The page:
“Unlike other ad-supported media platforms, the Internet advertising industry has the ability to learn quickly from its research and foster positive change for the benefit of advertiser growth and spending,” said Tom Hyland, Chair, PricewaterhouseCoopers New Media Group. “The revenue we have seen for this quarter and the full year, compare favorably with the results we have seen reported from other sectors, and we believe that this is attributable to online ad sellers’ ability to address advertiser needs in a timely fashion
In 2001, the consumer-targeted category continued to be the largest overall segment for online advertising (30%) with the retail segment (50%) driving these ad revenues.
The Big Continue To Lead.
Not surprisingly, industry concentration continues, with revenues increasingly being consolidated within large media companies, similar to most other media sectors..
|Top 10 Media Companies||70%||76%|
|Top 25 Media Companies||83%||89%|
|Top 50 Media Companies||93%||96%|
CPM is the Dominant Pricing Model.
The CPM pricing model is the model of choice, comprising 45 percent of all deal revenues in the fourth quarter of 2001, while straight performance contracts were at 13 percent, and hybrid deals, a combination of CPM and performance totaled 42 percent.
Percentage use of various ad formats remained fairly consistent in 2001. Formats tracked and their respective share of 2000 and 2001 full year revenue are:
The top three ad formats — banners, sponsorships and classifieds — still account for the lion’s share of industry revenue. The slight decline in classifieds partly reflects continued weakness in the job market, and was partially offset by growth in auction-based listings,”said Peter Petrusky, Director, PricewaterhouseCoopers New Media Group.
Conducted by the New Media Group of PricewaterhouseCoopers on an ongoing basis, with results released quarterly, the “Advertising Revenue Report” was started by the IAB in 1996, and represents data from all companies that sell meaningful online advertising revenues. The results reported are the most accurate measurement of online advertising revenues because the data is compiled directly from information supplied by companies selling advertising on the Internet. All-encompassing in nature, the survey includes data concerning online advertising revenues from Web sites, commercial online services, free e-mail providers, and all other companies selling online advertising.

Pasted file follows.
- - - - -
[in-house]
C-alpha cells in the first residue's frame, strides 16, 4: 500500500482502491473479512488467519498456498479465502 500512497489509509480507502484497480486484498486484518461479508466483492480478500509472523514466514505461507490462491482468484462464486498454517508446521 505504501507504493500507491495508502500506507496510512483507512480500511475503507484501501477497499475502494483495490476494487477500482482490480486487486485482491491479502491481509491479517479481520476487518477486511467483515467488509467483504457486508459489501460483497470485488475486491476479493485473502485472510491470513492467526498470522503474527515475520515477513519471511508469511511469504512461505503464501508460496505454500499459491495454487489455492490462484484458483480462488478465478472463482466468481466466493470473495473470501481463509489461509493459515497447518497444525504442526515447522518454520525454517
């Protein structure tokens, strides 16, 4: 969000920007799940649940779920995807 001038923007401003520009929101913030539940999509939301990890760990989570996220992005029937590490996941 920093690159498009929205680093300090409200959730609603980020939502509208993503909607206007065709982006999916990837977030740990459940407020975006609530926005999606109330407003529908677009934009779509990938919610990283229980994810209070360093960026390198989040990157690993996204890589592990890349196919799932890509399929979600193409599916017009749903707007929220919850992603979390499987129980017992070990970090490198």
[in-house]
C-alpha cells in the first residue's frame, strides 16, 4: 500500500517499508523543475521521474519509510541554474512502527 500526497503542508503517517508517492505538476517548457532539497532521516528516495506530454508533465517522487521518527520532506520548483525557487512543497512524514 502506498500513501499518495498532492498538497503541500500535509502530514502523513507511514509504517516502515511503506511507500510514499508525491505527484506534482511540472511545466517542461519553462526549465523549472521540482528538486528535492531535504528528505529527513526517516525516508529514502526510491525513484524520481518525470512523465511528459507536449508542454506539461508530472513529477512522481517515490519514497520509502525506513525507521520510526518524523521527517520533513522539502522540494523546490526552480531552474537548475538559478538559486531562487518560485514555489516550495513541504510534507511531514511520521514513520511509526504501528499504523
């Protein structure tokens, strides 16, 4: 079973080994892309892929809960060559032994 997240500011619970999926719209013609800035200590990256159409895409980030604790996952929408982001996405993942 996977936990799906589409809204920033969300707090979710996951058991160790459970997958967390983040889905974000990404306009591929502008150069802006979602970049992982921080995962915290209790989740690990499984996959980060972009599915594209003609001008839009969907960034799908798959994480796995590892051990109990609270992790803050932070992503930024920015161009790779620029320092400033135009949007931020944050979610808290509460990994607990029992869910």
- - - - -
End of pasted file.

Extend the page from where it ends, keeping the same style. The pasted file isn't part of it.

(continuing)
PricewaterhouseCoopers (www.pwcglobal.com), the world’s largest professional services organization, helps its clients build value, manage risk and improve their performance. The PricewaterhouseCoopers New Media Group — with offices in New York, Los Angeles, Seattle, San Francisco Bay Area, and Boston — combines content and technology specialists to provide comprehensive service to dynamic entrepreneurial companies. Services include business assurance services, ad delivery and privacy attestation and consultation, assistance with mergers and acquisitions, tax planning and compliance, capital structuring and employee benefits and executive compensation packages.
About the IAB
Founded in 1996, the Interactive Advertising Bureau (IAB) is the industry’s leading interactive advertising association and represents companies responsible for selling over 75% of online advertising in the United States, including; AOL, CNET, DoubleClick, MSN, Walt Disney Internet Group, Yahoo, and many others. Its activities include evaluating and recommending standards and practices, fielding research to document the effectiveness of the interactive medium and educating the advertising industry about the use of interactive advertising. Membership includes companies that are actively engaged in, and support the sale of interactive advertising.
Marla Nitke IAB